my first trip to India

New Delhi Travel Blog

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Dec ’05 - Jan ‘06

From the moment I stepped into the country, every sense was overloaded.     Everything was foreign… new sights, new smells, new sounds, new feelings, new tastes.  Of course, it was to be expected and yet it was nothing like we expected.      Not worse, not better, just different.  I’ve realized that India cannot be compared to a country like America.  It just isn’t fair.  The vibrancy and richness of the culture and people fall into a completely different category altogether.  The people are beautiful and their hearts are big.  I really can’t put into words what it was like.  However, it was without a doubt, a life-changing experience.  Besides experiencing some unconventional meals (tried any goat lately?) and customs, my heart grew for the people.  

            I will never forget the sights of the dirty, trash ridden streets, the lame man with leprosy, the professional beggers who drugged and stripped their children naked, the bright colors on the buildings, clothes and cars, the poverty-stricken slums, the numerous starving cows both on the side and walking down the middle of the road, the numerous idols and the Taj Mahal at sunset.         I will never forget the smelll of sewage on the streets, curry and spice saturated clothes, constant pollution that made it hard to breath and indescribable smells as strong as the bright colors.  I will never forget the feeling of riding the metro through town, being squished into an auto, the bumpy rickshaw ride, the train ride through the country side, peeing into a whole in the ground, holding a hungry child, always rubbing against or bumping into someone and walking through temples 3 times as old as America.  I will never forget the taste of Indian food for the first time, mutton (goat), the water (don’t drink it!) and tea masala. I will never forget the sounds of cars constantly honking, dogs barking, children crying from starvation, children laughing at the way we looked and talked, the Muslims call to prayer at 5am, the Christian family in the slums who didn’t ask for money, but for God’s peace in their home, the music and the Indian believers who prayed and worshipped in their native tongue, Hindi.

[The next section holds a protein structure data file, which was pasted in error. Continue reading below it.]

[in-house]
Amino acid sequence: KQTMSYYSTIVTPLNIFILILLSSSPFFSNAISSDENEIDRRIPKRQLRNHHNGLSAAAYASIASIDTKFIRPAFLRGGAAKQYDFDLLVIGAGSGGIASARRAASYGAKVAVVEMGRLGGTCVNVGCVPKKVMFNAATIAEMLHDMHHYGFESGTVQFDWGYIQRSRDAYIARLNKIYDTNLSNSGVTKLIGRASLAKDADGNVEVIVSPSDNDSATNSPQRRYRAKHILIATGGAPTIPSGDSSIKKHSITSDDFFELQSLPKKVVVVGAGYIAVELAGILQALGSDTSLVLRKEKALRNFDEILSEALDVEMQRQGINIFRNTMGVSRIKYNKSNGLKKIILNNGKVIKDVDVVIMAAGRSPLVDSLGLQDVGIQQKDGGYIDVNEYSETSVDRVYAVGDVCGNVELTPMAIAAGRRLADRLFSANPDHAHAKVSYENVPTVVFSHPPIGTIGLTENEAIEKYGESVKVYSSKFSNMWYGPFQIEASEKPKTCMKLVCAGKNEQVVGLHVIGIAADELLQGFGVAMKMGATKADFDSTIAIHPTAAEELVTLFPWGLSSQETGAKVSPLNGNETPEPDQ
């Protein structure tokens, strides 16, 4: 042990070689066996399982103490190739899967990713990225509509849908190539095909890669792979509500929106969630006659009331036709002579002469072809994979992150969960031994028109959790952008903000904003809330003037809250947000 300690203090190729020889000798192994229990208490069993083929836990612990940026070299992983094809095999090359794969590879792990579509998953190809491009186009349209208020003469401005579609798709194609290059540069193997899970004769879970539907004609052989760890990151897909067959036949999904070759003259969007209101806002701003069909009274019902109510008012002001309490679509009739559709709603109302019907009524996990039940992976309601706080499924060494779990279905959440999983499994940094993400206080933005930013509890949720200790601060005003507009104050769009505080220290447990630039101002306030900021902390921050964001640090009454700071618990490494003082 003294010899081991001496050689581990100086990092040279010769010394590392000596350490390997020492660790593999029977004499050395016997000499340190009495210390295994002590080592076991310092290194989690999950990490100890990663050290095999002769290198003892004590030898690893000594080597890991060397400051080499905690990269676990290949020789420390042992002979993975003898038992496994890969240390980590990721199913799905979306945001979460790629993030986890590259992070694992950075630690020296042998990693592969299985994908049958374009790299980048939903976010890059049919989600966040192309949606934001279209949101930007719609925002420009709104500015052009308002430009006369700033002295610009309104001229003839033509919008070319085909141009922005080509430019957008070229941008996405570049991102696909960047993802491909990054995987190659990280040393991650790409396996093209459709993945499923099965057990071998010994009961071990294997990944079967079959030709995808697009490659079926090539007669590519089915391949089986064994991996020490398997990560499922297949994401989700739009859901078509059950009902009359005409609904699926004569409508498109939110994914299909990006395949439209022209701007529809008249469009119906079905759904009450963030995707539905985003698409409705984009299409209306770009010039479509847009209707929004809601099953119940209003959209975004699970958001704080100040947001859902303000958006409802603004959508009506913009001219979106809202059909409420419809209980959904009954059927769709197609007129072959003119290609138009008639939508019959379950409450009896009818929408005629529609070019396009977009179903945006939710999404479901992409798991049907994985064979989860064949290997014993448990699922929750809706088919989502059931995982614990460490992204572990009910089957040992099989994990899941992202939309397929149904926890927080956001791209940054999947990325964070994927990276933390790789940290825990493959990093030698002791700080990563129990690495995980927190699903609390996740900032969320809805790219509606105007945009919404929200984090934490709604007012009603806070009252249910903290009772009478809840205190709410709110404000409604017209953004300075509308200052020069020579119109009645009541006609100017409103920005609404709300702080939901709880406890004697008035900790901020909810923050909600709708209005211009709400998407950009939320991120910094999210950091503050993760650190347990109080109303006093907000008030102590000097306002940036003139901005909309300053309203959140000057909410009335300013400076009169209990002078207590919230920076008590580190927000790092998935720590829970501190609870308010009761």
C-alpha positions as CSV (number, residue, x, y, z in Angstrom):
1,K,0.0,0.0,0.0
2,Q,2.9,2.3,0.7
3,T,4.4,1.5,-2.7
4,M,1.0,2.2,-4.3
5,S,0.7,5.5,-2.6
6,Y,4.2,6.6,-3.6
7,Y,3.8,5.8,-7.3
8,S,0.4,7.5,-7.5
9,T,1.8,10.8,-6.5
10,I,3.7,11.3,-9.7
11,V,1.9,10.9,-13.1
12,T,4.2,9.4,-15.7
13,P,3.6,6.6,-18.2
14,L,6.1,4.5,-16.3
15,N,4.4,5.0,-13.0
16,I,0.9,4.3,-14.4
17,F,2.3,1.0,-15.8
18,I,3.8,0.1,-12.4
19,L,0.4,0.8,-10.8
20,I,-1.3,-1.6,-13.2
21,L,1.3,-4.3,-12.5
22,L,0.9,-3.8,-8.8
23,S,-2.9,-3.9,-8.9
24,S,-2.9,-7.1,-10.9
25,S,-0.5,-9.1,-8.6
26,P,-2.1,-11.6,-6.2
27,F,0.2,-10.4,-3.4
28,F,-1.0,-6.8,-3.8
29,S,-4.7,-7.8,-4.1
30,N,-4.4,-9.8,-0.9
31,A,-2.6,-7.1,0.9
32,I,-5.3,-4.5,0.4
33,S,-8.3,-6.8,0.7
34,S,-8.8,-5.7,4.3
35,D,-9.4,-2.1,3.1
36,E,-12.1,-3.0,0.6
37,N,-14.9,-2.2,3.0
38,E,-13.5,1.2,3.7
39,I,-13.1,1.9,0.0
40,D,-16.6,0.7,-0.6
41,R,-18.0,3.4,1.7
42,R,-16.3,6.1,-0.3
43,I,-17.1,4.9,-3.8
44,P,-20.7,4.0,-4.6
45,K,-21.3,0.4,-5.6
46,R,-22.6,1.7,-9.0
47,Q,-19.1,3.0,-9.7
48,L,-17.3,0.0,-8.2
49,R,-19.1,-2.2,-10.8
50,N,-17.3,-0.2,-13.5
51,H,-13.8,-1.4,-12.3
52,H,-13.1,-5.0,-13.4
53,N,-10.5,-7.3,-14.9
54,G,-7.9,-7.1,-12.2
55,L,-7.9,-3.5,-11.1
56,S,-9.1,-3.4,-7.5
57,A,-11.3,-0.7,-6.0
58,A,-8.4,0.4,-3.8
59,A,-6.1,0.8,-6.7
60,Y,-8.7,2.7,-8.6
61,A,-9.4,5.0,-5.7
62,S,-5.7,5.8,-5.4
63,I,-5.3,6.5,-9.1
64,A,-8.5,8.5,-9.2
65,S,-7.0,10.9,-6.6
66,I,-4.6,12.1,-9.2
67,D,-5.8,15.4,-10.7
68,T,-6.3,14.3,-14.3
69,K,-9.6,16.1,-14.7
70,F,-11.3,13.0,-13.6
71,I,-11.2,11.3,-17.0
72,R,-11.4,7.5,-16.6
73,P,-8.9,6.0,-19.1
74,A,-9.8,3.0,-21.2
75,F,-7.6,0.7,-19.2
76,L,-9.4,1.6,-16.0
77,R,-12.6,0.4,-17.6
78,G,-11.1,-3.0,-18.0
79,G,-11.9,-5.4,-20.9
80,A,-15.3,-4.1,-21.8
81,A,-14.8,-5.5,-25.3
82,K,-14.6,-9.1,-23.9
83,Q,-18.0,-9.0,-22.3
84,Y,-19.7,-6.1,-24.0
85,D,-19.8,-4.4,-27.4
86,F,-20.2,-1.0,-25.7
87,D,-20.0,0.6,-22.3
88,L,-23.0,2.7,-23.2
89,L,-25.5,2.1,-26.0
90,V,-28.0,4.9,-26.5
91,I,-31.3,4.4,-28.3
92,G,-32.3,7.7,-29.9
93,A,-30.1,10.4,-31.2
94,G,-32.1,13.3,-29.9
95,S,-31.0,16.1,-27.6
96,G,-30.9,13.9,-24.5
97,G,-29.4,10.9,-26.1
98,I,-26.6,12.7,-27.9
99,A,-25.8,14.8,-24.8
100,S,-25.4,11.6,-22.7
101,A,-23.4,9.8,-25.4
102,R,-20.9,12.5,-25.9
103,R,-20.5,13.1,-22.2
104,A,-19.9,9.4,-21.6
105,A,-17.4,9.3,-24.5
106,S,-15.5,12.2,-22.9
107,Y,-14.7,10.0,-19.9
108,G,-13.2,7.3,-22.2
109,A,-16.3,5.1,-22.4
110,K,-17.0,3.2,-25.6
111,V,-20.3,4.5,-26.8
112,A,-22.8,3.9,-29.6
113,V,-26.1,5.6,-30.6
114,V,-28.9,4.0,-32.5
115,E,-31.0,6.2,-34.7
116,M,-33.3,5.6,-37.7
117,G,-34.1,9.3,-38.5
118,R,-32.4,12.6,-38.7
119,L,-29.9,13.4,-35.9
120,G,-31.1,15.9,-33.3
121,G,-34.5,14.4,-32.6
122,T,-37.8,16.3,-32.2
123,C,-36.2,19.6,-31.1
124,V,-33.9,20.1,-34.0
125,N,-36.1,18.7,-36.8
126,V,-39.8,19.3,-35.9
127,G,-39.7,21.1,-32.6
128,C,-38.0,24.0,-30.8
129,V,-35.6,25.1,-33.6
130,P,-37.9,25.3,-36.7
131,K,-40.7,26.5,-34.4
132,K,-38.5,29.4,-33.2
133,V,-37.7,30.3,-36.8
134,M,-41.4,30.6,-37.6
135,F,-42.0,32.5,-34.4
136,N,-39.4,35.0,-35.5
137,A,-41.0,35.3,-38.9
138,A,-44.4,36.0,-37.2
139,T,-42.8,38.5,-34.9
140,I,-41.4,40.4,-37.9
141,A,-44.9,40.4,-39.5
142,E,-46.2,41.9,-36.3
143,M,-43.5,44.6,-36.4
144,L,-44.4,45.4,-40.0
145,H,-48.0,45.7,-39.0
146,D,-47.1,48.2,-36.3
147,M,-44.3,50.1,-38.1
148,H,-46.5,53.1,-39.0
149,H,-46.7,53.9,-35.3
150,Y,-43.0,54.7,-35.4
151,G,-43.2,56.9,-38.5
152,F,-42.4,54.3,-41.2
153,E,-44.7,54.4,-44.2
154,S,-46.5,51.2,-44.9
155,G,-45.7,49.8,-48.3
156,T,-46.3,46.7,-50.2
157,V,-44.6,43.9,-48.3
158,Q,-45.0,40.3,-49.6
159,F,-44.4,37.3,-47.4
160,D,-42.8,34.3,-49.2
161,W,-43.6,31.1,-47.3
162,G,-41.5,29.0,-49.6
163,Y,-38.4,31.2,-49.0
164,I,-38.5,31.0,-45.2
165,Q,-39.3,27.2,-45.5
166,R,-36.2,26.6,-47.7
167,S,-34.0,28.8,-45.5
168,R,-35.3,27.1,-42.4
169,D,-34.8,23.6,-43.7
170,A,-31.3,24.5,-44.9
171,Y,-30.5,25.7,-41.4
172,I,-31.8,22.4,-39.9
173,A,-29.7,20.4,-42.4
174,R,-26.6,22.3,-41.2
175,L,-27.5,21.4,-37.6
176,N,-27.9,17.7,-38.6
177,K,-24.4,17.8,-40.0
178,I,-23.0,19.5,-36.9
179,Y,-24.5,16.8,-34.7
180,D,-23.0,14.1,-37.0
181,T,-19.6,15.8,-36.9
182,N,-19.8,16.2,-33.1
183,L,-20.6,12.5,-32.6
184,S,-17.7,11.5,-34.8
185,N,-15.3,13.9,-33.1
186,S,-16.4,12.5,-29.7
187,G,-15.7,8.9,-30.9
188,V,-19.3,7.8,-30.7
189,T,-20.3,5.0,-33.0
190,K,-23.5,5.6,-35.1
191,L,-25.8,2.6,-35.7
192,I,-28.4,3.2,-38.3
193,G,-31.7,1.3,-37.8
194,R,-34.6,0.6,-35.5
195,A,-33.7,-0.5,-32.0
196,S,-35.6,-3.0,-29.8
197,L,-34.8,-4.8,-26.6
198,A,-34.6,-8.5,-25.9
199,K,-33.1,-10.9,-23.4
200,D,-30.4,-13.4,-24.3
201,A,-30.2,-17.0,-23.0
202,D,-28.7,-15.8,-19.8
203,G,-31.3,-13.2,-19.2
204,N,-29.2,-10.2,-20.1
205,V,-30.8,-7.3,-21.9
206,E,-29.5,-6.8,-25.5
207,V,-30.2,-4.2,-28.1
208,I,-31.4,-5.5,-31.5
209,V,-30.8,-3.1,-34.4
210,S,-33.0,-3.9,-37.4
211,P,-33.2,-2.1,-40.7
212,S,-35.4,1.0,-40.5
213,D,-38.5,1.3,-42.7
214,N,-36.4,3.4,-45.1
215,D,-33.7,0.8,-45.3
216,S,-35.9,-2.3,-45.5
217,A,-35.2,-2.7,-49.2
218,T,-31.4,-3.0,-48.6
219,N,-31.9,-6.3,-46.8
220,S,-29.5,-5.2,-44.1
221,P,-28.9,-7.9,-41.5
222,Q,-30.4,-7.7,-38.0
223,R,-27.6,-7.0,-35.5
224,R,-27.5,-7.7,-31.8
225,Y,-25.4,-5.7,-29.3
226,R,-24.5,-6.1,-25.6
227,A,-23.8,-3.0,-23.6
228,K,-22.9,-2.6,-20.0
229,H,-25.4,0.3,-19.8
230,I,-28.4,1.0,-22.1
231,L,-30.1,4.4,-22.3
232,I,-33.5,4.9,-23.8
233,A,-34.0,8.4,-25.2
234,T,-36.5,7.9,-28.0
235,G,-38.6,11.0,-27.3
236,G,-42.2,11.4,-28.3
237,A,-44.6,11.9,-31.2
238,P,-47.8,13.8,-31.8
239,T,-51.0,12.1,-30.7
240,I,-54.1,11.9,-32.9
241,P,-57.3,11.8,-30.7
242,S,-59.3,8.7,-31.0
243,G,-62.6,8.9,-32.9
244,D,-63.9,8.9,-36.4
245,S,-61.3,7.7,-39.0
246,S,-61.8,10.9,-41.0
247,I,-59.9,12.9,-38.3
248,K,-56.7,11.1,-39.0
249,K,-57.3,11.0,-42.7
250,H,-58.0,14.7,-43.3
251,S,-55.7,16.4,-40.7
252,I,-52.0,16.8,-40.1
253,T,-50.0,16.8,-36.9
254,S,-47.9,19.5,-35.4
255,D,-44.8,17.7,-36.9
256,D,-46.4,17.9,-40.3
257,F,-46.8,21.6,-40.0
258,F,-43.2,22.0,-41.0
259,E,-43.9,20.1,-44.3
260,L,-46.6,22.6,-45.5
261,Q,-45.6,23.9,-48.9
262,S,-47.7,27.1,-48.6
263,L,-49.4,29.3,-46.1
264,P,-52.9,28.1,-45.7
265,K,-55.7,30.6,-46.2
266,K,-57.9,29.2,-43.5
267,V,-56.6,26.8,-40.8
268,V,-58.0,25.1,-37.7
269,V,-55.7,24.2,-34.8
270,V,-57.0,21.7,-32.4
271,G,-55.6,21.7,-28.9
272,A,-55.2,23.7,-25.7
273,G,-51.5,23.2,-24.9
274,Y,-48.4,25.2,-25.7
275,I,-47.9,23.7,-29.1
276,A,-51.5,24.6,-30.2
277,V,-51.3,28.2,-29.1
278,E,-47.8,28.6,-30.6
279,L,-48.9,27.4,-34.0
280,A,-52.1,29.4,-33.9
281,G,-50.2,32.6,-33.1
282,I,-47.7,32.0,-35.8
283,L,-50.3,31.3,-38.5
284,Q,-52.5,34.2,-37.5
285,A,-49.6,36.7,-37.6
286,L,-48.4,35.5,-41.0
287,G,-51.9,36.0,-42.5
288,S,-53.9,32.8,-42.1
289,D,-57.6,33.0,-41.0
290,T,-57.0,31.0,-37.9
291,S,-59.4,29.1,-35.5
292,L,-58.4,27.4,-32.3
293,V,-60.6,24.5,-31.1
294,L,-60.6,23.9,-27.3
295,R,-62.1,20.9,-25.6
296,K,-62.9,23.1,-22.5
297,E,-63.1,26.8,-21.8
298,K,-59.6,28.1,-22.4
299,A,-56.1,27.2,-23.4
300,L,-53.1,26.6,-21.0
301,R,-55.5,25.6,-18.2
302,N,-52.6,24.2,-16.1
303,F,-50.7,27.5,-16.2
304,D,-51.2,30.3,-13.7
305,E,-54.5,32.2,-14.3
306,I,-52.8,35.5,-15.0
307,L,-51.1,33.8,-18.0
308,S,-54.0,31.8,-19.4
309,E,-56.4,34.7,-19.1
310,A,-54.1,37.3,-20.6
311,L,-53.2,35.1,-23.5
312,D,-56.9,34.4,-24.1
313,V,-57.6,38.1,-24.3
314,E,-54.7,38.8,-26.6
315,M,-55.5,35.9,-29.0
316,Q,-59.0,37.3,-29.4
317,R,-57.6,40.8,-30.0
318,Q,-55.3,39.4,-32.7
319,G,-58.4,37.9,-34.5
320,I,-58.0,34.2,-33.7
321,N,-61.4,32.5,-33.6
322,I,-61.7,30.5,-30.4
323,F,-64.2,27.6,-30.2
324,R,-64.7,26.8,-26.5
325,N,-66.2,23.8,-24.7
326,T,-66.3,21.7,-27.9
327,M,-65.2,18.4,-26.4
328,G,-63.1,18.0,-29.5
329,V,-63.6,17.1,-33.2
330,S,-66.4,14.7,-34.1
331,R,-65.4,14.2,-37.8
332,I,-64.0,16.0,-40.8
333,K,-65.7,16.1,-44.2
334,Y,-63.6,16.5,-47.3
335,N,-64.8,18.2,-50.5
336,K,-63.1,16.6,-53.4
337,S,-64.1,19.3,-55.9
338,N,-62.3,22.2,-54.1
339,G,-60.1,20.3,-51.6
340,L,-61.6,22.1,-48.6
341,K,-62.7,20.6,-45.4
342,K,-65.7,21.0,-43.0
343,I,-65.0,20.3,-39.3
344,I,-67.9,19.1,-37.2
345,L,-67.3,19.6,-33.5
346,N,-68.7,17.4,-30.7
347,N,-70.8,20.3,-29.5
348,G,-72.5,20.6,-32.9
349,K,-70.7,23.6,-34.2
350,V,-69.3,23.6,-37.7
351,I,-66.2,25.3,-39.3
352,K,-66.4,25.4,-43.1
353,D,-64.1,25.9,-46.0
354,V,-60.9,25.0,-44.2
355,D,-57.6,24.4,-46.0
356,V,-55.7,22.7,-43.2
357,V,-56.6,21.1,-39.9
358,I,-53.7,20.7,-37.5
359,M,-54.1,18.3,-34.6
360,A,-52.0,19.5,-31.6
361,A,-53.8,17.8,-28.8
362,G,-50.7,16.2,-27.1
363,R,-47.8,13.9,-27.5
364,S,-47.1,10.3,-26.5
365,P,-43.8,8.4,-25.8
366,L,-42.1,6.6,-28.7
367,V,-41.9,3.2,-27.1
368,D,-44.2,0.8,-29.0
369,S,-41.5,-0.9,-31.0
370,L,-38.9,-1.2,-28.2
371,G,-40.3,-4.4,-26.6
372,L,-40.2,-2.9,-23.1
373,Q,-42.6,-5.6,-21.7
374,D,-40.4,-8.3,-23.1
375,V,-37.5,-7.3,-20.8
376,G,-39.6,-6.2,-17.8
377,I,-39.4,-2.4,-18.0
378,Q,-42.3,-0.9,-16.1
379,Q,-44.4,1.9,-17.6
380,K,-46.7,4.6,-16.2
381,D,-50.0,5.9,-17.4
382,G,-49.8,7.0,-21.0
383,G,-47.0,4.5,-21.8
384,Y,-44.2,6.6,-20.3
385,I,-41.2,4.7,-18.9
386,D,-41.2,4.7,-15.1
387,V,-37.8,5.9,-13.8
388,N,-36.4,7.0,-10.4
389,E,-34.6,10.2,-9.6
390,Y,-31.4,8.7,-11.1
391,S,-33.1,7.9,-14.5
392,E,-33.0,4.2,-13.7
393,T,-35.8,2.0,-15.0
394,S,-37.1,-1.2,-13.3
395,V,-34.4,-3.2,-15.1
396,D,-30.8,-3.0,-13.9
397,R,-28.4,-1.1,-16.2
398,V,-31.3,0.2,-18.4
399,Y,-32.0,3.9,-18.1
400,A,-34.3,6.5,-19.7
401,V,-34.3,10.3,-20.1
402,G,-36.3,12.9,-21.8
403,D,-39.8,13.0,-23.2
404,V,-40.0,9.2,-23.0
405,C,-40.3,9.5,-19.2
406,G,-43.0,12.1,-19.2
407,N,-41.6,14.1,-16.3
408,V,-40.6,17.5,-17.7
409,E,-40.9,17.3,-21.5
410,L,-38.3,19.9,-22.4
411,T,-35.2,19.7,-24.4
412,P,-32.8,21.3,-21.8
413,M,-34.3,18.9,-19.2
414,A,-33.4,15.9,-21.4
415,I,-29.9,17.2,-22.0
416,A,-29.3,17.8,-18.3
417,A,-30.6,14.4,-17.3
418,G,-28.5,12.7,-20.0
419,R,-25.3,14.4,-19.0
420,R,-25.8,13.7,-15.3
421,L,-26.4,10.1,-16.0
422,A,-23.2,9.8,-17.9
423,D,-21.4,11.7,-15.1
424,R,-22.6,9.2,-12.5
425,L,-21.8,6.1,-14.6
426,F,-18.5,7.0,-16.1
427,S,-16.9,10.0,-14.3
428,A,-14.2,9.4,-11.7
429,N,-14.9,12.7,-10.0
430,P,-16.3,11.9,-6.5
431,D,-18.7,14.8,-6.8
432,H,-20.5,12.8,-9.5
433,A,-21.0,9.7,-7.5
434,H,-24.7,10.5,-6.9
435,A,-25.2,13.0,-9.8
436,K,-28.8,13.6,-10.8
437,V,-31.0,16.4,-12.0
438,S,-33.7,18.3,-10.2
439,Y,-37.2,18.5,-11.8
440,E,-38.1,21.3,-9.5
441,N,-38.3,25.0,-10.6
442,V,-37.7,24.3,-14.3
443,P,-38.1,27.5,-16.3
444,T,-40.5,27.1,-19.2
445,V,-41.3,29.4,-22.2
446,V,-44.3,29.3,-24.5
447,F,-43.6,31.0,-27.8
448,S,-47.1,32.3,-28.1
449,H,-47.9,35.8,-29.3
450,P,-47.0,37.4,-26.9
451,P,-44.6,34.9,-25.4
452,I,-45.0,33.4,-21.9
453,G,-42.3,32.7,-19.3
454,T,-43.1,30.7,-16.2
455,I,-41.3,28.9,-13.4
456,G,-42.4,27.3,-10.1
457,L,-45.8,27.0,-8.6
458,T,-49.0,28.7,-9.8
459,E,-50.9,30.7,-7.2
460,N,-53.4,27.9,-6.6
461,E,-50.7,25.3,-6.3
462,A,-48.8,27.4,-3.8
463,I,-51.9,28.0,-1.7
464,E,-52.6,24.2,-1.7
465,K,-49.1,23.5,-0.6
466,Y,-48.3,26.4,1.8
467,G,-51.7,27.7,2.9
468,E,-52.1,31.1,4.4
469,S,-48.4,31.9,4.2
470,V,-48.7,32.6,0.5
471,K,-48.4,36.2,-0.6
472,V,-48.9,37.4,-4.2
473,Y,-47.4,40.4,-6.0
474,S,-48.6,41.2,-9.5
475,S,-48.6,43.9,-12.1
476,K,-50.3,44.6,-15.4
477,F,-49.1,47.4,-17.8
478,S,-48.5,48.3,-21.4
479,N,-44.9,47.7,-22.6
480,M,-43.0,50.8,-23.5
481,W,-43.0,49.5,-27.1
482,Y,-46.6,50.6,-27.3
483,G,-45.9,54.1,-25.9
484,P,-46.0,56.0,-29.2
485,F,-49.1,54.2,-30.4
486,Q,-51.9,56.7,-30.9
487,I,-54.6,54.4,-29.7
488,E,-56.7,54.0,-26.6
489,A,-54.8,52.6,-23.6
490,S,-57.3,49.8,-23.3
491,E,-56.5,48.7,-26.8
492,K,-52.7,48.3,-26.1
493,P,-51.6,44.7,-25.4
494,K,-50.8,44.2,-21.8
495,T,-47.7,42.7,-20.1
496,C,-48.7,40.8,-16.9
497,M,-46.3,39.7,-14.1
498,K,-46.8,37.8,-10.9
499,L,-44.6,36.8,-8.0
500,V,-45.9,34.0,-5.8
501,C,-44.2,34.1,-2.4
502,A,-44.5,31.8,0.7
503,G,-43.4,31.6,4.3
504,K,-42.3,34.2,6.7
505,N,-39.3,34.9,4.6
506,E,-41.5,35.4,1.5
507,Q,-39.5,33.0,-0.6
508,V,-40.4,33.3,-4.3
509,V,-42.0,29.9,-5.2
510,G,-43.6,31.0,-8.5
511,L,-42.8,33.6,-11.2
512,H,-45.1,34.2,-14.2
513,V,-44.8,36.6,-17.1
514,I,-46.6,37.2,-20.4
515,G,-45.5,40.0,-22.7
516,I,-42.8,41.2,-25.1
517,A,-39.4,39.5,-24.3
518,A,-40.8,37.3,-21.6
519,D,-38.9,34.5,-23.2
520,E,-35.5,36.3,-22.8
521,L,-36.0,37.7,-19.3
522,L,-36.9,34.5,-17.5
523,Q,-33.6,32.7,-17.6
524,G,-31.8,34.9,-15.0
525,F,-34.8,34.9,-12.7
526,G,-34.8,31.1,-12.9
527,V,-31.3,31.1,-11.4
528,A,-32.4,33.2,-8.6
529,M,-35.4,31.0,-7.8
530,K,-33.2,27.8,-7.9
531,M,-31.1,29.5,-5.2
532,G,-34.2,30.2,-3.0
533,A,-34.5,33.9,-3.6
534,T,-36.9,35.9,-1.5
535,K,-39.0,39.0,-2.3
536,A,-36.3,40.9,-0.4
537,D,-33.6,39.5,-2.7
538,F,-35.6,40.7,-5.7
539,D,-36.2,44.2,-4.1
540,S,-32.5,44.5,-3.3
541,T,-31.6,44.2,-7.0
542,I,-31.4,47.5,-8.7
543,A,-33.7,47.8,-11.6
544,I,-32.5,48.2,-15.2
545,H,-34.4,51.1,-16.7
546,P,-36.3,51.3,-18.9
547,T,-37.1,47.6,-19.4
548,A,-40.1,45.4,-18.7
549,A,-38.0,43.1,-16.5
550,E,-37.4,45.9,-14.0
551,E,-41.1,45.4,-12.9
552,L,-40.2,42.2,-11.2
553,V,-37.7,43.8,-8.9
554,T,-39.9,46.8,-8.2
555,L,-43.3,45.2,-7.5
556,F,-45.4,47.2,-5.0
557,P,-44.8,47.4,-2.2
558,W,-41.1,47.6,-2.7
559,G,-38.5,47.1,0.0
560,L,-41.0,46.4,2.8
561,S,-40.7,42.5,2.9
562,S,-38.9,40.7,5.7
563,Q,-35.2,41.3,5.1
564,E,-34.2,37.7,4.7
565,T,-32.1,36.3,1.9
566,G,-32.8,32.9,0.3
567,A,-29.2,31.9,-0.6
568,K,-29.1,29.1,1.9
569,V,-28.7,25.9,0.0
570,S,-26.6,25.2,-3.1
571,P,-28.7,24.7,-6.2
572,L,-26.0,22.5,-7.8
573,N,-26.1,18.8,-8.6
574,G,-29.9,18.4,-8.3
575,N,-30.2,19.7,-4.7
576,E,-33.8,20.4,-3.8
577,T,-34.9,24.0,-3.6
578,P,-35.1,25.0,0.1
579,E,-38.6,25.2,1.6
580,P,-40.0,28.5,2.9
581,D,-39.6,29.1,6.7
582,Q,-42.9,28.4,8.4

I will never forget my first trip to India. 

pbobenhausen says:
You are a great writer. I enjoyed reading your blog. You have a talent for putting words on paper.
Posted on: Oct 15, 2007
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